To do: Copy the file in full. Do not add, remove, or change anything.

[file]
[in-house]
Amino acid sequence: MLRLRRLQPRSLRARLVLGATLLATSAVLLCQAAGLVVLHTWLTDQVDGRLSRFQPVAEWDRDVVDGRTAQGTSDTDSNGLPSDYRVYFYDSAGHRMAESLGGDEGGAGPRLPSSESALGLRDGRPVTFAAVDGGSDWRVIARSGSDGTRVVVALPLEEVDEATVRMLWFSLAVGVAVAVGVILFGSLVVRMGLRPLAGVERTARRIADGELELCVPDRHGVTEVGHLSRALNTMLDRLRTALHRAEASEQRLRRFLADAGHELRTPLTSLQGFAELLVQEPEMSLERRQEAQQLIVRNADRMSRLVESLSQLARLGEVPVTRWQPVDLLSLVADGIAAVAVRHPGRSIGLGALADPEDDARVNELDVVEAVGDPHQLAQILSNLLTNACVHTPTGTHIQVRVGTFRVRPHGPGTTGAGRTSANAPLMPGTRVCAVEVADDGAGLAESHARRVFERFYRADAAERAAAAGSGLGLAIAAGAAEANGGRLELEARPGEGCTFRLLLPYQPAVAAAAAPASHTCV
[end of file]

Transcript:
[in-house]
Amino acid sequence: MLRLRRLQPRSLRARLVLGATLLATSAVLLCQAAGLVVLHTWLTDQVDGRLSRFQPVAEWDRDVVDGRTAQGTSDTDSNGLPSDYRVYFYDSAGHRMAESLGGDEGGAGPRLPSSESALGLRDGRPVTFAAVDGGSDWRVIARSGSDGTRVVVALPLEEVDEATVRMLWFSLAVGVAVAVGVILFGSLVVRMGLRPLAGVERTARRIADGELELCVPDRHGVTEVGHLSRALNTMLDRLRTALHRAEASEQRLRRFLADAGHELRTPLTSLQGFAELLVQEPEMSLERRQEAQQLIVRNADRMSRLVESLSQLARLGEVPVTRWQPVDLLSLVADGIAAVAVRHPGRSIGLGALADPEDDARVNELDVVEAVGDPHQLAQILSNLLTNACVHTPTGTHIQVRVGTFRVRPHGPGTTGAGRTSANAPLMPGTRVCAVEVADDGAGLAESHARRVFERFYRADAAERAAAAGSGLGLAIAAGAAEANGGRLELEARPGEGCTFRLLLPYQPAVAAAAAPASHTCV